As mentioned earlier, the cost of stone countertops varies more on exoticness of the stone versus the material. The big thing you need to consider when replacing your bathroom countertop is whether or not they want to replace the cabinets as well. You may not mind your current cabinetry, but the question is do you like it enough to keep for years to come. It’s important to consider this because once the stone countertop is placed, the cabinets can’t easily be changed.
If you do decide to change your cabinets, good news! Unless you’re stretching your cabinets from wall-to-wall or have a very particular design in mind, you can use standard cabinets from places like Wayfair, Ikea, or Lowe's.
Changing your finishes, such as tub or shower hardware, isn’t as simple as it seems. The tub or shower system must match up with the valve placed by the plumbers, or you will have to install a new valve. In which case, a plumber’s services will be needed. Just as discussed in the kitchen section, if plumbing is affected, tile on the floor or walls most likely will be, too. The seemingly simple switch from silver finishes to brass is no longer so simple.
The first question you need to ask yourself when trying to budget for your shower/tub remodel is do you even want both? More and more people are opting out of having baths to make room for more luxurious showers. If you have the room and want both, the next question is do you want it built-in or have it stand alone? Often, people think stand-alones are more expensive because they see the big price tag on the tub itself. However, if you want a built-in, you must also consider the framing of the tub and materials around it, in addition to the construction and installation labor.
Showers are arguably more complex because everything is customized — the wall and floor materials, placement of shower system, glass or no glass, built-in shelf or seat. Every custom element requires a different trade. Of course, a plumber will need to be involved to install the shower system. A tile-setter will be responsible for wall and floor finishes. But before tile can be set, a concrete pourer must pour the concrete shower pan and waterproof it. A lot of trades for such a small space — we know!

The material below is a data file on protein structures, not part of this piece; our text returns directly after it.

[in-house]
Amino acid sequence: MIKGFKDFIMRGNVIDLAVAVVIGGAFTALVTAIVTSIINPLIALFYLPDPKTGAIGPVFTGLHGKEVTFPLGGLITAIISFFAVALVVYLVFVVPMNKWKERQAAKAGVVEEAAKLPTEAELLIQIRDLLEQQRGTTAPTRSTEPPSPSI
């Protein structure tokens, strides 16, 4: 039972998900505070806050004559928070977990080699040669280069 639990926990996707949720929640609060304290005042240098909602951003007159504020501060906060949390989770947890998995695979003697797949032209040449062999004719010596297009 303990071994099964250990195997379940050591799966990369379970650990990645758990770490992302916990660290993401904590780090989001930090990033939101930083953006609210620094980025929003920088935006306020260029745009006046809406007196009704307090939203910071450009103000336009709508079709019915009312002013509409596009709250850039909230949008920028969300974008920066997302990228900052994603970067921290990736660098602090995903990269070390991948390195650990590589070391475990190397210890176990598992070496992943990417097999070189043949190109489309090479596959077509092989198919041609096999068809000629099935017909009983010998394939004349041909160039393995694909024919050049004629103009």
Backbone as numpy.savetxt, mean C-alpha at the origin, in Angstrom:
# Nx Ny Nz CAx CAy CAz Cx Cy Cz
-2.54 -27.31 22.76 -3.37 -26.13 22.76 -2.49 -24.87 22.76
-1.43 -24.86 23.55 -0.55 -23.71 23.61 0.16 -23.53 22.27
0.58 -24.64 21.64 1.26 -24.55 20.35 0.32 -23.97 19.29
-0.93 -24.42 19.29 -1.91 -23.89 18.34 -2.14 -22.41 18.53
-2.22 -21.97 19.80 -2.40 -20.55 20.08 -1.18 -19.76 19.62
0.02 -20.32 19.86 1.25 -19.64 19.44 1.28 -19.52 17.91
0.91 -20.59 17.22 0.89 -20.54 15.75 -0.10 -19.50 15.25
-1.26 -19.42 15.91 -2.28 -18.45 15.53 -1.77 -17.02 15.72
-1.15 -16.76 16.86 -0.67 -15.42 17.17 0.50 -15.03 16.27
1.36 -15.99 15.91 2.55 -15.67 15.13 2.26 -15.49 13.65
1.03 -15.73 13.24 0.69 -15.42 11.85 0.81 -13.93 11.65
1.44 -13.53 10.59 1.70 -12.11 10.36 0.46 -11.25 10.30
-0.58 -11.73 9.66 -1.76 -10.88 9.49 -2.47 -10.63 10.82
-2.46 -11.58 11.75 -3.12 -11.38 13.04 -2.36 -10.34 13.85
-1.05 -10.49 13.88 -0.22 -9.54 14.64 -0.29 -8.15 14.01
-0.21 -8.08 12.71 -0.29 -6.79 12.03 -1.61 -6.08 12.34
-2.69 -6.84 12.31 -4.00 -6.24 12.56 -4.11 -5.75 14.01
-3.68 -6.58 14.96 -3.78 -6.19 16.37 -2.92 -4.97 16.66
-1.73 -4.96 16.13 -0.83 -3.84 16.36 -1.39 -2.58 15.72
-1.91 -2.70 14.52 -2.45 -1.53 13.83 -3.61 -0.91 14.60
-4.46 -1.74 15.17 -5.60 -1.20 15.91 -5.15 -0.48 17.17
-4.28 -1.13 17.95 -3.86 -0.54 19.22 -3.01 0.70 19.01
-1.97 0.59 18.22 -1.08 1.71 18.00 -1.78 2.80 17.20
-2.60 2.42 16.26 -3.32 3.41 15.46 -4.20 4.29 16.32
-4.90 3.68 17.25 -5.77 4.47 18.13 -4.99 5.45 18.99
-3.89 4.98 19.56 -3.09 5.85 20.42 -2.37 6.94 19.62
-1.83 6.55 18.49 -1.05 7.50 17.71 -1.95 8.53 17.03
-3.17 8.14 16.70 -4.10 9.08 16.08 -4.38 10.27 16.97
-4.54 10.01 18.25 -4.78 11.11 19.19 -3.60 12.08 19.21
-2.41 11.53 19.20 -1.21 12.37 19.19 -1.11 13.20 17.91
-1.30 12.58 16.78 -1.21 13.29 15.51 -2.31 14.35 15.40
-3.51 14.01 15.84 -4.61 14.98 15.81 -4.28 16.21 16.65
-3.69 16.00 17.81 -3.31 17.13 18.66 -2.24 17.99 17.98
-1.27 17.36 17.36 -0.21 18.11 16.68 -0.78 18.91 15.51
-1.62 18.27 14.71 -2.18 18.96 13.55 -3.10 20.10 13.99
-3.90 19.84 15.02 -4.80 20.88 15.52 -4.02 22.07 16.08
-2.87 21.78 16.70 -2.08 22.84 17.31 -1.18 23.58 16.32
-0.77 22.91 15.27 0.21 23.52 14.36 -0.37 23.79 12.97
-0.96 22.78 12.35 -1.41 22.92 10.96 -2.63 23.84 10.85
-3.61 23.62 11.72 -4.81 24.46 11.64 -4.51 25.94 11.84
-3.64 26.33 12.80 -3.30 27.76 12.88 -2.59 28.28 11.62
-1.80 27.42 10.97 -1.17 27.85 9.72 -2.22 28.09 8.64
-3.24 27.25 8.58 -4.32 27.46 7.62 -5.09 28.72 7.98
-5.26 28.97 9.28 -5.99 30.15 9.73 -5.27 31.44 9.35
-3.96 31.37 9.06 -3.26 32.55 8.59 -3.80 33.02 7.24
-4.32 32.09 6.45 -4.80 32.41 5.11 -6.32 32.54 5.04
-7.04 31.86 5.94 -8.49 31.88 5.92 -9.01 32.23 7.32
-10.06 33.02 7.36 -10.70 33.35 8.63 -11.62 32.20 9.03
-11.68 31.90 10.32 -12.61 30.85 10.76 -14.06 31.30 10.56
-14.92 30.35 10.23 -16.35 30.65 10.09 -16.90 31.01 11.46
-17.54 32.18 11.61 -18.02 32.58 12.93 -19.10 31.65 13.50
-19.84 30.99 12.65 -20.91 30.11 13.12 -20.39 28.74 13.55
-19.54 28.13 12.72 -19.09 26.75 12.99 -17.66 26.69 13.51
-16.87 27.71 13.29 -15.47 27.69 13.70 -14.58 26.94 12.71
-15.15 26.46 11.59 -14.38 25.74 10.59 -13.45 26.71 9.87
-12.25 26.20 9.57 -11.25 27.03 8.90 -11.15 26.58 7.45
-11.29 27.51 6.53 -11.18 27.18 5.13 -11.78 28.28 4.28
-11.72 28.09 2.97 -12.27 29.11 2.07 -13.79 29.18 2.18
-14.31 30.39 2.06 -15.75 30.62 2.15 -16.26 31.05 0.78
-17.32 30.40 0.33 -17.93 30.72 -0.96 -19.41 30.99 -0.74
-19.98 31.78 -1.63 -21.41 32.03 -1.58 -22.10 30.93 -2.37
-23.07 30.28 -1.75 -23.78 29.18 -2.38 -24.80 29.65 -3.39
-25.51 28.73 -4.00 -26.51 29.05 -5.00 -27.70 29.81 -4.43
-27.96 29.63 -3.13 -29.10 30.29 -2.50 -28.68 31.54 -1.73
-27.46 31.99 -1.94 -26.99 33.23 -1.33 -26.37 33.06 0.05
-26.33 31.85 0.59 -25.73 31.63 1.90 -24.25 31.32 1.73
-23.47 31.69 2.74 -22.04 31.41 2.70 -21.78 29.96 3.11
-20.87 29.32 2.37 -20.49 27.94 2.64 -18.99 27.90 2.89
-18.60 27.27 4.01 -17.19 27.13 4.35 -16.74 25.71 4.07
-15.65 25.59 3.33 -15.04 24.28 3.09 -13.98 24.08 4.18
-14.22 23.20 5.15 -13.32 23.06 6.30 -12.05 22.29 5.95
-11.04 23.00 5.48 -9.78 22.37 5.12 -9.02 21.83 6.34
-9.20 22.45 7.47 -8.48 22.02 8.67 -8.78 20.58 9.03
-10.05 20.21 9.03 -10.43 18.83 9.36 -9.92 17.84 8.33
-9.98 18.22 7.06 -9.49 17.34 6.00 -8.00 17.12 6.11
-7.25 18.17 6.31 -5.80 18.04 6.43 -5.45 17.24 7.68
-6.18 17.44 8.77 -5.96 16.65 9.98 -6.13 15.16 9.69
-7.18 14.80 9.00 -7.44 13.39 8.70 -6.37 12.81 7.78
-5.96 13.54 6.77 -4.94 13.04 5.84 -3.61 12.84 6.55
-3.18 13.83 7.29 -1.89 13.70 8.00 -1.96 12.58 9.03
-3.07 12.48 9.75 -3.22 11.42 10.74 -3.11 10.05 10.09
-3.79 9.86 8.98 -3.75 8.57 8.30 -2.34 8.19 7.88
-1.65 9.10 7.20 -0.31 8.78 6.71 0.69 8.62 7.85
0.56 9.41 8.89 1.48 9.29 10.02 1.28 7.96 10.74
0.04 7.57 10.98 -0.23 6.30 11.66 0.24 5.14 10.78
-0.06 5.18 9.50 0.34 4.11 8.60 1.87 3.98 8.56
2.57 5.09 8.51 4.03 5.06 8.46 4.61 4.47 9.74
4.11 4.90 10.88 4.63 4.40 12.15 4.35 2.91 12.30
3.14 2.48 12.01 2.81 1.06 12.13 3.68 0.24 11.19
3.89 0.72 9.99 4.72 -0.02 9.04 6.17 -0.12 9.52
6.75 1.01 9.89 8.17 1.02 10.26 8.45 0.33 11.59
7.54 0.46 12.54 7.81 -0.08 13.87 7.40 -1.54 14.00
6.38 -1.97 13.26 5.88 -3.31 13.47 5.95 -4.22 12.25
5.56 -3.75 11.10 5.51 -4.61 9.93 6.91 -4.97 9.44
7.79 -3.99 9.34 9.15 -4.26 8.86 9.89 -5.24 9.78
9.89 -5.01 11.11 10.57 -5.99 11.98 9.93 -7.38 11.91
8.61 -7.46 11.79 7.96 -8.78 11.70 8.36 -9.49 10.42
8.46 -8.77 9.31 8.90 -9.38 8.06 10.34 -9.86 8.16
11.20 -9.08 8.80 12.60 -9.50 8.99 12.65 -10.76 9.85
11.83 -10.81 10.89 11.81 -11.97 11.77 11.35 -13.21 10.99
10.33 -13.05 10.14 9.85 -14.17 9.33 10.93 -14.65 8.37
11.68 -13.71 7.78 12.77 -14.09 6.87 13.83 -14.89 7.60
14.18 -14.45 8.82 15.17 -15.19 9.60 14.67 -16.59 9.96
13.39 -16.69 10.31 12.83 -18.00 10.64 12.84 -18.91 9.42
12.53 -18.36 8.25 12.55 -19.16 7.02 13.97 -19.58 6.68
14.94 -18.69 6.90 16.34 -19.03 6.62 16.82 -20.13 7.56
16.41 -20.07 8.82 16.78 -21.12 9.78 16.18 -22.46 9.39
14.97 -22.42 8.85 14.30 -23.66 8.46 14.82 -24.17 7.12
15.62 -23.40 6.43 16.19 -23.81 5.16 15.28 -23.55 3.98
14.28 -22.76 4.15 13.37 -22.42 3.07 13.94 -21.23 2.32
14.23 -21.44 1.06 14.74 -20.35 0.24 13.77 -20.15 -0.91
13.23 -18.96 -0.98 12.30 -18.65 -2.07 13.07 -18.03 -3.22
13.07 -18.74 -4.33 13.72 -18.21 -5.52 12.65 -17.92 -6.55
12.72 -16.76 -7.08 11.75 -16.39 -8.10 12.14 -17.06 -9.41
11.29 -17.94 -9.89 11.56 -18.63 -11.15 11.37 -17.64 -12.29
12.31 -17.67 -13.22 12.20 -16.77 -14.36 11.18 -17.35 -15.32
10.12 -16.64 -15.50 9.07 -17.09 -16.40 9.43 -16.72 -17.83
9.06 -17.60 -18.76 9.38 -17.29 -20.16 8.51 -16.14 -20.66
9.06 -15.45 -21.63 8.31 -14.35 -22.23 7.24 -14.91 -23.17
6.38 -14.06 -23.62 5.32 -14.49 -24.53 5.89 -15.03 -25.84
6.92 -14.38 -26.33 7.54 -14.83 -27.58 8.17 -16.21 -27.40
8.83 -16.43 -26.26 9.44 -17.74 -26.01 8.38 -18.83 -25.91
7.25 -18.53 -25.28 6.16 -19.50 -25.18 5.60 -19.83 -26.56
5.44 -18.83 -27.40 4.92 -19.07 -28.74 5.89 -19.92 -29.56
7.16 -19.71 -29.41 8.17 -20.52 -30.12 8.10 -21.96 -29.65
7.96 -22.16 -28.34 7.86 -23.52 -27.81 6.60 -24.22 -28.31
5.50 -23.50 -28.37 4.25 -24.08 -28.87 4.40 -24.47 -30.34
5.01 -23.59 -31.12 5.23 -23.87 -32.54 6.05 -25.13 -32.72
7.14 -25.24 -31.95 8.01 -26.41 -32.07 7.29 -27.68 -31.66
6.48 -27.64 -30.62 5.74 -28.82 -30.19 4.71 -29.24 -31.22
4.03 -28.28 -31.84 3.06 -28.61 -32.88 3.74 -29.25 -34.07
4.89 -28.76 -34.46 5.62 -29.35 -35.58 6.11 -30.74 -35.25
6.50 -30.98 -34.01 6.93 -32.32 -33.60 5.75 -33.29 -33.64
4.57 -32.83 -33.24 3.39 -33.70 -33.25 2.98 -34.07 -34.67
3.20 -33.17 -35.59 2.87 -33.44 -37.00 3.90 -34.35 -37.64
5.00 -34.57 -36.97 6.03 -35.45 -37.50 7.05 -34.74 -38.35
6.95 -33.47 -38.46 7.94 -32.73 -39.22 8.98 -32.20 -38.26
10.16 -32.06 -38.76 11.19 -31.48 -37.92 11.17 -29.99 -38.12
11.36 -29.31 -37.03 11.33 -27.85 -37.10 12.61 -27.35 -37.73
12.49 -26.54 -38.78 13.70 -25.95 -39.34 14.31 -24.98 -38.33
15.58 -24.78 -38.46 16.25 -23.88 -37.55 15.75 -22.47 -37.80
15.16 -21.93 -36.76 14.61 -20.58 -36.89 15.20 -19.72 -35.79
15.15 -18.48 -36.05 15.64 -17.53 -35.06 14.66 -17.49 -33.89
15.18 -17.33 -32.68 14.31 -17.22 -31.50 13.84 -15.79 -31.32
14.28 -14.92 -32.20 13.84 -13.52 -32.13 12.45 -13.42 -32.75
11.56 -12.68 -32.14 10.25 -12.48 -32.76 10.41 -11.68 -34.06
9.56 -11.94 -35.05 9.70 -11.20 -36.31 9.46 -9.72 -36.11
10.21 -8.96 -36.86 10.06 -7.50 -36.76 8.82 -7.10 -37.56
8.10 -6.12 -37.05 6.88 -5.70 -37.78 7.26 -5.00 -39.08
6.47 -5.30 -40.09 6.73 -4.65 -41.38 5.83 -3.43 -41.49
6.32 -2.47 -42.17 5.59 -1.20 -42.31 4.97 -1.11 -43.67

Unlike other rooms throughout the house, there’s a larger variety of wall finishes used in bathrooms. Besides just paint and wallpaper, tiles, laminate, acrylic, and stone are all used in the high-moisture rooms. Here, the mode you select will affect your overall budget, depending on material and cost of labor to install (i.e. a tile-setter will accrue more hours than someone applying wallpaper).
If this sounds like a lot, that's because it is! Remodel projects are complex and involved, which is why it's so hard to accurately budget for them. Hopefully, though, after reading Part II of How to Set your Interior Design Budget, you feel enlightened and can confidentially approach your remodel budget with an informed perspective.
It's a true joy working with new clients, getting to learn their unique personalities and styles and designing specifically for them. Yet, there's something special about getting to work with return clients. We know their design style and what they like, but we also get to see how their preferences have slightly evolved based on how their lives have changed.